County Endorses Coal Ash Burial in Leaky Quarry
But proposed coal plant’s landfill plan may face new federal rules
November 24, 2009 | By Glenn Puit
Great Lakes Bulletin News Service
Michigan State University
|Rainy Lake, in southwest Presque Isle County, has lost most of its water four times since the 1890s. It drained away, probably to Lake Huron, through karst-related sinkholes.|
The official, Robert LaMere, then the solid waste chief of the Michigan Department of Natural Resources, was speaking to residents and officials working on a regional solid waste management plan for northeast Lower Michigan. He asked them to think very carefully before burying anything harmful down in the big hole, known as “the world’s largest limestone quarry.”
“There are a lot of questions on a landfill in the quarry...at least my office has questions,” Mr. LaMere told the group.
That is because much of the quarry’s moonscaped bottom is below the Lake Huron waterline and is made of leaky limestone known as “karst geology” that constantly seeps lake water into the gigantic hole. In the wrong circumstances, the contents of quarry landfill could quickly spread in unknown, subterranean directions.
Last month, however, almost two decades after the county took Mr. LaMere's advice and excluded quarry landfills from its part of a regional, state-mandated Solid Waste Management Plan, the Presque Isle County Board of Commissioners did an about-face. At the request of Wolverine Power Supply Cooperative, which wants to build a 600 MW coal-fired power plant in the quarry, the board endorsed putting a landfill for coal ash there, declaring it consistent with its solid waste plan.
The vote was unanimous, despite the fact that the large majority of citizens who spoke at board meetings about the issue strongly opposed the idea. Commissioners seemed reassured by Wolverine’s plan to put the landfill on a plateau well above Lake Huron’s water level and away from known karst geology.
The board’s sign-off was the necessary first step in Wolverine’s quest for a state permit for a landfill for its proposed plant. It is an urgent matter to the company: Without a landfill in the quarry, Wolverine would have to annually haul at least 500 thousand tons of ash—80 semi truckloads a day—laced with heavy metals to another, perhaps distant, location. The decision angered many opponents of the landfill, including a former member of the county's planning commission.
“In my opinion, the commissioners aren’t looking out for their citizenry anymore,” said Bud DeLong, who was ousted from the commission last year after repeatedly raising questions about the coal plant. “It’s beyond me. They’ve acted too quickly on all of this. It’s become, ‘Whatever it takes to get us that small number of jobs’ is okay, no matter what the long-term costs to the community are.”
Officials from Wolverine refused to respond to questions from the Great Lakes Bulletin News Service for this article. But, even as Wolverine sends its permit application to Lansing, events in Washington, D.C. could soon present a new hurdle to the utility.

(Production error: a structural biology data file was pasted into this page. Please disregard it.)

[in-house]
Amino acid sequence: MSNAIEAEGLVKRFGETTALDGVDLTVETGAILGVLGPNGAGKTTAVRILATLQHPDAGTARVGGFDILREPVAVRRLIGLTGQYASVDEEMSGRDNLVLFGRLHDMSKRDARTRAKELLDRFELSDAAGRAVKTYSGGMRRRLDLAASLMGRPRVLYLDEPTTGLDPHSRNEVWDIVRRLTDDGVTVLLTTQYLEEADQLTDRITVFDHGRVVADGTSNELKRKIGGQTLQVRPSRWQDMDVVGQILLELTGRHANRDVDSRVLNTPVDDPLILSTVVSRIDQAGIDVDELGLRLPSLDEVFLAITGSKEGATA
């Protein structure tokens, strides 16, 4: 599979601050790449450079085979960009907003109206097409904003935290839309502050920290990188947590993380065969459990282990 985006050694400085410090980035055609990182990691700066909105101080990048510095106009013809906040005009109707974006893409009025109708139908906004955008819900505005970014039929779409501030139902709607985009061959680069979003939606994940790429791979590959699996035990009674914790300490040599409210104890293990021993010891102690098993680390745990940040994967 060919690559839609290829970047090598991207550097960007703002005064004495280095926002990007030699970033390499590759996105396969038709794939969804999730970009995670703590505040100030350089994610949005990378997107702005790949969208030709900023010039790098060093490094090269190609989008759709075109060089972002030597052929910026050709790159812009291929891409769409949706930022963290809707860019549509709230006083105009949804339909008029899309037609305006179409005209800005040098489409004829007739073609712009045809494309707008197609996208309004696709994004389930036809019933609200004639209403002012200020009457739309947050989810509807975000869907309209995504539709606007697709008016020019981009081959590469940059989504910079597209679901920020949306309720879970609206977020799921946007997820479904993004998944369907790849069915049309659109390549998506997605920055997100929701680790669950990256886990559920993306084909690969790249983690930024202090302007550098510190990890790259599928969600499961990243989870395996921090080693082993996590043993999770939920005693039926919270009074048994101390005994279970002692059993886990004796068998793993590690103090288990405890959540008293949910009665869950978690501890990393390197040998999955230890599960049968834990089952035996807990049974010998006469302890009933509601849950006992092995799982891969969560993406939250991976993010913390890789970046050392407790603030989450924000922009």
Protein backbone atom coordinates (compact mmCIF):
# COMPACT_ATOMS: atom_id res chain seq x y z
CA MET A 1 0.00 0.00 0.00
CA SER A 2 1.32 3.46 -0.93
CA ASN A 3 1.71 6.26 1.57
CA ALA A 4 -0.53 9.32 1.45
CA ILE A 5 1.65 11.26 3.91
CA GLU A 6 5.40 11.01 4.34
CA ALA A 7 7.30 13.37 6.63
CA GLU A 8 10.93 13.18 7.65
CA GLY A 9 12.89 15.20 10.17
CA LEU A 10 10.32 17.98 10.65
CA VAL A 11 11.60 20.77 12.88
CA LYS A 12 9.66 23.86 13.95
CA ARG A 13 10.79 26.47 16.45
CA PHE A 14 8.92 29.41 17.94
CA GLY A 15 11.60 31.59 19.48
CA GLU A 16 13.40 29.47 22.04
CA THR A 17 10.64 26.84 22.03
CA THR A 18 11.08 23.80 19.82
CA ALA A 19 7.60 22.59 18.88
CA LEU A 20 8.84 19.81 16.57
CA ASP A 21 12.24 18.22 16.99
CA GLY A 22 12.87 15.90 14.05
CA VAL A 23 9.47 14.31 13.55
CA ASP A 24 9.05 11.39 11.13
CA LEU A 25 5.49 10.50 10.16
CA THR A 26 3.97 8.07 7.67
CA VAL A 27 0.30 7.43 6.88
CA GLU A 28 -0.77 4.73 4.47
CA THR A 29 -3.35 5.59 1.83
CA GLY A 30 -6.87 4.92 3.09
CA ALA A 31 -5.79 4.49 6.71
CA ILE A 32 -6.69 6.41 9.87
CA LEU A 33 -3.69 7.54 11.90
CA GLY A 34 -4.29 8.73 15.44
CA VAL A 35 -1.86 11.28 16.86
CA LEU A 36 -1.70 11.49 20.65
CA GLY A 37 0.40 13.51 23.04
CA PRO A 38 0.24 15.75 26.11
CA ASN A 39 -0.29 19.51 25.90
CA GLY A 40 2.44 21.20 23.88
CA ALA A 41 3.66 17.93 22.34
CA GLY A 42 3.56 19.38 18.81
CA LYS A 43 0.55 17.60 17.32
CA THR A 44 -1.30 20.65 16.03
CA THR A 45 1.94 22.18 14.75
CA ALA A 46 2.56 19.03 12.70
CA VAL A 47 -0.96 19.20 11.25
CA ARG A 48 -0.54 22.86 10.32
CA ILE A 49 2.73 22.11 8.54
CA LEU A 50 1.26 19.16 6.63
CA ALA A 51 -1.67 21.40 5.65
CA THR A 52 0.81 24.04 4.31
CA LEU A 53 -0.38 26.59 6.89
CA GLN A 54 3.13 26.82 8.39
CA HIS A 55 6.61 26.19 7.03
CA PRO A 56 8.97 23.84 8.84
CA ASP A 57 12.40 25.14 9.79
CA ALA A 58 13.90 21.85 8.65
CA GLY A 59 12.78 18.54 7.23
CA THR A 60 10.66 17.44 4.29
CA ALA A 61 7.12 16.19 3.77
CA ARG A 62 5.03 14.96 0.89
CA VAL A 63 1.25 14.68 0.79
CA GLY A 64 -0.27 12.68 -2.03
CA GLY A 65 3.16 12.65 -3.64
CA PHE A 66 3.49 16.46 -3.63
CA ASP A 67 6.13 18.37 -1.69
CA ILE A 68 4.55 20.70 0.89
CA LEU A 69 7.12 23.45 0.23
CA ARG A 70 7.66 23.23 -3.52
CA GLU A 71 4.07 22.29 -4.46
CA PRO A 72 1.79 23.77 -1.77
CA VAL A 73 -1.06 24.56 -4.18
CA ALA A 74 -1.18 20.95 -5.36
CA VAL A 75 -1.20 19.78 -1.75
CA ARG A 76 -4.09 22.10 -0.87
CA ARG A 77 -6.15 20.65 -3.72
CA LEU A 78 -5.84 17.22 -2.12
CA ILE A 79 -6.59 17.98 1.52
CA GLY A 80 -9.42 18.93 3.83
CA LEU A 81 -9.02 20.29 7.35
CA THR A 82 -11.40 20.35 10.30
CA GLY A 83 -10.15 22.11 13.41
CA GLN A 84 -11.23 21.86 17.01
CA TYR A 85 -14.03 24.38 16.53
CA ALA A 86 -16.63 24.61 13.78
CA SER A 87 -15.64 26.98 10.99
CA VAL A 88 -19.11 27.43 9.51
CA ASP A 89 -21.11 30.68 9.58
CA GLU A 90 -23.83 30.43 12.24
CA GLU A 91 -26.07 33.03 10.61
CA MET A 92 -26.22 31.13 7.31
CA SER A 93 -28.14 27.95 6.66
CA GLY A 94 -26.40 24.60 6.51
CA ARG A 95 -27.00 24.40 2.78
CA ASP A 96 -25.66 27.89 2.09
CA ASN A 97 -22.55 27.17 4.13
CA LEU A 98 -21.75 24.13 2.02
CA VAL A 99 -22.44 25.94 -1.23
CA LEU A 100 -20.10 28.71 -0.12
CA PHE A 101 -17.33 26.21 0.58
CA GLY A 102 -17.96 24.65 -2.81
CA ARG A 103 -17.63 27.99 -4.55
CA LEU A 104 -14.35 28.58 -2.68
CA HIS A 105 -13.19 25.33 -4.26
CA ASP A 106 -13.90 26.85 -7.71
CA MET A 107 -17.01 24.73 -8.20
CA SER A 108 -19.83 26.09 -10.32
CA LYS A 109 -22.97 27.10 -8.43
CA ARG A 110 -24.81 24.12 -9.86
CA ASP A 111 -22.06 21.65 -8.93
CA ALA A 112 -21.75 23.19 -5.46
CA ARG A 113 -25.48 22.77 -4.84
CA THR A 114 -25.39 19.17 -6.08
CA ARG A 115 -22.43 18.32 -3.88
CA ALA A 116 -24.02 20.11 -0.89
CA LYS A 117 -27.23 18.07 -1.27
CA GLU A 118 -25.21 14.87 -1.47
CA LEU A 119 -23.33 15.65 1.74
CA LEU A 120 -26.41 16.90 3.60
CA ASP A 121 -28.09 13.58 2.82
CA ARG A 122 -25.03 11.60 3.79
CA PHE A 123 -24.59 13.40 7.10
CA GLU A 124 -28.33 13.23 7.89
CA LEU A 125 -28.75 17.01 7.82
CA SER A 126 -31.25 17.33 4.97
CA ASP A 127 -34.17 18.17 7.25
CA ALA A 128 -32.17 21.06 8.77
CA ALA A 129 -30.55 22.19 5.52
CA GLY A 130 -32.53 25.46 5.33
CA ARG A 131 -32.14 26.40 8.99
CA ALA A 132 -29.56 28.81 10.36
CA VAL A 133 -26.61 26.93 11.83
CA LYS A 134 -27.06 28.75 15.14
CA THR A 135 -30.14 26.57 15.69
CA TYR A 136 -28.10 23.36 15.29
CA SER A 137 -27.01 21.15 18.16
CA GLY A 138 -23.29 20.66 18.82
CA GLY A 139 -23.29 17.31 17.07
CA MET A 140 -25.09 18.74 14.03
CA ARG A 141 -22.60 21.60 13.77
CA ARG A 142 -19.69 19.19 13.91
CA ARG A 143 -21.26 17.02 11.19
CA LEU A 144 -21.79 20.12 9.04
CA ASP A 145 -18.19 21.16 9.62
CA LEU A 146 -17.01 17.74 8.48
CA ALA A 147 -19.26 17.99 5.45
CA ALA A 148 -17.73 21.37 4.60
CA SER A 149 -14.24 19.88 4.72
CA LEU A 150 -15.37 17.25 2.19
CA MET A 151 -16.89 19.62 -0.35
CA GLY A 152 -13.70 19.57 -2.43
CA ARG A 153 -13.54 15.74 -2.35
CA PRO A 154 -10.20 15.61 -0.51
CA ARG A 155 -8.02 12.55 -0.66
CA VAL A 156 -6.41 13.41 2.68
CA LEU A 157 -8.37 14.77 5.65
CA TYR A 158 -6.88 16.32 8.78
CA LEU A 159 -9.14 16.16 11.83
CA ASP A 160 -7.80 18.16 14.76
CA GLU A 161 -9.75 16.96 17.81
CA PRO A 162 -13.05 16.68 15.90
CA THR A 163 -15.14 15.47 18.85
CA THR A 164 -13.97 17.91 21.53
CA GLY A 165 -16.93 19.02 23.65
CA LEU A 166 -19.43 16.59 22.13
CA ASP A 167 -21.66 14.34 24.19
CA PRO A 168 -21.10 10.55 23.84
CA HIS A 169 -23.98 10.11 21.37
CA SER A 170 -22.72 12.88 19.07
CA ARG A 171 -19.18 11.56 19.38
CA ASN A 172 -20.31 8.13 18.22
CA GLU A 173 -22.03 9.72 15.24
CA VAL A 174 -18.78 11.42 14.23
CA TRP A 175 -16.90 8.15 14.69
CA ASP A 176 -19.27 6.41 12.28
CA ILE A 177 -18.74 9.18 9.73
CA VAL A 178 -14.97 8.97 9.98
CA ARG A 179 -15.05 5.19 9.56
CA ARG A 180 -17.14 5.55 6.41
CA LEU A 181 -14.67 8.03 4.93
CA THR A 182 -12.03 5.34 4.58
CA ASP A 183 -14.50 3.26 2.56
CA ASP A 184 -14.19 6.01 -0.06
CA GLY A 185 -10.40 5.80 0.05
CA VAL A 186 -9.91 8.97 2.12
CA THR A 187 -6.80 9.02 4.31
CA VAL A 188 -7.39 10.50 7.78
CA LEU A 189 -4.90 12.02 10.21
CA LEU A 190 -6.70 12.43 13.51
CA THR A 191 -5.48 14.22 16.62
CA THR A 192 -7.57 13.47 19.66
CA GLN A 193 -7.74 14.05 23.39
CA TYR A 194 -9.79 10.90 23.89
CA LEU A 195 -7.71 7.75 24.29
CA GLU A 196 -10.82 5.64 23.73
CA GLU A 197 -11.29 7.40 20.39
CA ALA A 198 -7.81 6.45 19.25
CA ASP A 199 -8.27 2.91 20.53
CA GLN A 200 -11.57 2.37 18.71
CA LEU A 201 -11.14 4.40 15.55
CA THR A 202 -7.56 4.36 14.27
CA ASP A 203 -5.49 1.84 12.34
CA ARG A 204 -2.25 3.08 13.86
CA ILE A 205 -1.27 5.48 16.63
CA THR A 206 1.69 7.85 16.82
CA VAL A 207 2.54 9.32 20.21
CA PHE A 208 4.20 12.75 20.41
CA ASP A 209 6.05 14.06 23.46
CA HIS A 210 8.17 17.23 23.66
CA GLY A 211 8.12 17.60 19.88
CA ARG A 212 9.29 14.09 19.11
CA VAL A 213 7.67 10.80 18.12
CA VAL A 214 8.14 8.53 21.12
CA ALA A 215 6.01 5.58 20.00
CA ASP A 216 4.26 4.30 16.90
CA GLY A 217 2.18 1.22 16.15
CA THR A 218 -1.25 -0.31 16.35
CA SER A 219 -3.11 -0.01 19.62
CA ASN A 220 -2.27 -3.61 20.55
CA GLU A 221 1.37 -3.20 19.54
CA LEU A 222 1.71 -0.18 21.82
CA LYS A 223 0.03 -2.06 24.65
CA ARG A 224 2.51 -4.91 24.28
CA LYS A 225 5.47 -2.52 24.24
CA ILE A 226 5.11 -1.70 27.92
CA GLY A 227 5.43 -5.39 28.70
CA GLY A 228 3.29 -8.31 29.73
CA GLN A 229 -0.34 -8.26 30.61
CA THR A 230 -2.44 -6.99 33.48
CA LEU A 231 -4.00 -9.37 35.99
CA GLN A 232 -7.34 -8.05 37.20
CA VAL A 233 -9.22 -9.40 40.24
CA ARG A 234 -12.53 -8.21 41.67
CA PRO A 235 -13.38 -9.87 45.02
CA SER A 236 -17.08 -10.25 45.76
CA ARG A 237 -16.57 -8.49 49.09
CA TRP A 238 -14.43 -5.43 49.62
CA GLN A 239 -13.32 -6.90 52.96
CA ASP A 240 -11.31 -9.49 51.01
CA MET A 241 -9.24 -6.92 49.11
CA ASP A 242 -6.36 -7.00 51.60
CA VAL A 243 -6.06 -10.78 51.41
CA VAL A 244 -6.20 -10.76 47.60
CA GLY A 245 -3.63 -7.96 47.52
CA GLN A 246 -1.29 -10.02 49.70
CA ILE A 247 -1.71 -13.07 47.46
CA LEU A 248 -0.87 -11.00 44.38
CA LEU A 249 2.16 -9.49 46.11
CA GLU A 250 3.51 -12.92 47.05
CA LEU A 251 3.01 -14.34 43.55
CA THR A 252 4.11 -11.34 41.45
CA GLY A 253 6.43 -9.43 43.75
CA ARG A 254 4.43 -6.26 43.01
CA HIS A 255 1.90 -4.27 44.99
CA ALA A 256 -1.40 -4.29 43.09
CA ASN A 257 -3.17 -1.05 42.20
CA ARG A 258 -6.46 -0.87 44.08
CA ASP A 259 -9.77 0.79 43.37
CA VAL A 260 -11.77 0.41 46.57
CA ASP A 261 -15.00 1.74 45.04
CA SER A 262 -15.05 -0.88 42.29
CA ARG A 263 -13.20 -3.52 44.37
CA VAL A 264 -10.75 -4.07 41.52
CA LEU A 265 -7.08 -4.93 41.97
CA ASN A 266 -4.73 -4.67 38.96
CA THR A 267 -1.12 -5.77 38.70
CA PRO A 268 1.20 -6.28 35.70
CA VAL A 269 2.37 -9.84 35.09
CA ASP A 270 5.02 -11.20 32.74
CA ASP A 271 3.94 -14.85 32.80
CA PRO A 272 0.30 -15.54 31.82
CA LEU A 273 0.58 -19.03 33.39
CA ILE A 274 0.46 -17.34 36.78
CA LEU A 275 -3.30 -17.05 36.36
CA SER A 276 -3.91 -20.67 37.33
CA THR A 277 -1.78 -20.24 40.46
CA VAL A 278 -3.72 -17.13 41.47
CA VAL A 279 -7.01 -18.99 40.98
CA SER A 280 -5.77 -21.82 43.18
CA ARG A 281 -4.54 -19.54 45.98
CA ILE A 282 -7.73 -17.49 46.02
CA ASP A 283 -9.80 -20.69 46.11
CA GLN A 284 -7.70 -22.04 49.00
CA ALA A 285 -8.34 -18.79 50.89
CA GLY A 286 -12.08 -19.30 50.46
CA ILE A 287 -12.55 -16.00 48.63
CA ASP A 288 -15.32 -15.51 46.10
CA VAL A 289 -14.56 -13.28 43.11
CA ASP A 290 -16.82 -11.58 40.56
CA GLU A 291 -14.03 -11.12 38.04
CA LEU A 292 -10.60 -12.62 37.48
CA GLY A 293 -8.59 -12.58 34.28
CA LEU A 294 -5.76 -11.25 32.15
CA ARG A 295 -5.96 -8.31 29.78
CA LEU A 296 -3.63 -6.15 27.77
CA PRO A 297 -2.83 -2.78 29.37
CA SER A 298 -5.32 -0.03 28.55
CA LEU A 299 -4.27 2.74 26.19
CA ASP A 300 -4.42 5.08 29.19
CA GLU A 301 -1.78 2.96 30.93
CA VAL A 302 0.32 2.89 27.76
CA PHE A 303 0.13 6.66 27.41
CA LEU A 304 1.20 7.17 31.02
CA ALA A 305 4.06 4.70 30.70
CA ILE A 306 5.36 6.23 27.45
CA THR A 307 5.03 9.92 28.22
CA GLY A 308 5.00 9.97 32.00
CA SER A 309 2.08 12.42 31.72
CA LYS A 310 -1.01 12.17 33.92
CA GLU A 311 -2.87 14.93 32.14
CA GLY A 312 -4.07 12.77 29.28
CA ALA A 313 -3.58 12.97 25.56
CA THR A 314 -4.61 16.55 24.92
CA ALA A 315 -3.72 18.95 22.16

The U.S. E.P.A., galvanized by a coal-ash landslide that ruined miles of the Clinch River near Kingston, Tenn. last December, and by the nation’s hundreds of leaky coal ash depositories, will soon announce the first federal regulations for storing ash. That could make it hard for Wolverine to place a landfill in many parts of karst-laced Presque Isle County, not just the quarry, and mean more expensive leakage protections.
Given the soaring cost of building new coal plants, the increasingly skeptical eye that many investors now cast on them, and the decline in electricity demand that prompted state utility regulators to declare the Wolverine plant unneeded, such additional project costs could become a financial last straw for the $1.3 billion project. That may be why, although the plant is years away, the company pushed the county to act so quickly.
"The power companies know there are regulations coming," Lee Sprague, clean energy campaign manager for the Sierra Club in Michigan, told The Detroit News. "They are desperately trying to get their coal ash permits approved before new rules are in place."
Bill Lewis, a county resident and member of the environmental group Citizens for Environmental Inquiry, which opposes the plant, has worked on water stewardship issues in the county for years. He sees the landfill “as a pretty risky” idea, given that the quarry operators must constantly pump out Lake Huron water that steadily leaks into the miles-long, manmade crater.
He said there are no guarantees that Wolverine could prevent the entire quarry from flooding if water pumps in the quarry were to fail.
“If it would develop a leak, or if weren’t covered and we had a period of heavy precipitation, which is not unusual, it seems to me it could flood,” Mr. Lewis said.
If that happened, any contamination would probably spread rapidly, and well beyond the quarry.